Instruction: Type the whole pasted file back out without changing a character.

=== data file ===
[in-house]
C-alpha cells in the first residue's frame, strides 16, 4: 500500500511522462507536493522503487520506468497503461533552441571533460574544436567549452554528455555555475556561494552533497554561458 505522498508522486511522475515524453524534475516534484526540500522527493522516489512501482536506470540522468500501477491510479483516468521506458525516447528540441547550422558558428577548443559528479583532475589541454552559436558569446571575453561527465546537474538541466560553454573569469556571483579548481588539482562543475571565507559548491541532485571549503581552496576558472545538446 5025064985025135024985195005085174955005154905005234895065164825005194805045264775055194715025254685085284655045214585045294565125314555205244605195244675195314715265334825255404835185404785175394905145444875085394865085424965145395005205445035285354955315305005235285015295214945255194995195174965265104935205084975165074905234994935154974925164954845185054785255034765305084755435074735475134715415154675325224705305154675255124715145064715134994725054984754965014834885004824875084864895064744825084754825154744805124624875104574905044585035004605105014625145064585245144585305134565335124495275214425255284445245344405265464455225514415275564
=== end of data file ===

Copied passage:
[in-house]
C-alpha cells in the first residue's frame, strides 16, 4: 500500500511522462507536493522503487520506468497503461533552441571533460574544436567549452554528455555555475556561494552533497554561458 505522498508522486511522475515524453524534475516534484526540500522527493522516489512501482536506470540522468500501477491510479483516468521506458525516447528540441547550422558558428577548443559528479583532475589541454552559436558569446571575453561527465546537474538541466560553454573569469556571483579548481588539482562543475571565507559548491541532485571549503581552496576558472545538446 5025064985025135024985195005085174955005154905005234895065164825005194805045264775055194715025254685085284655045214585045294565125314555205244605195244675195314715265334825255404835185404785175394905145444875085394865085424965145395005205445035285354955315305005235285015295214945255194995195174965265104935205084975165074905234994935154974925164954845185054785255034765305084755435074735475134715415154675325224705305154675255124715145064715134994725054984754965014834885004824875084864895064744825084754825154744805124624875104574905044585035004605105014625145064585245144585305134565335124495275214425255284445245344405265464455225514415275564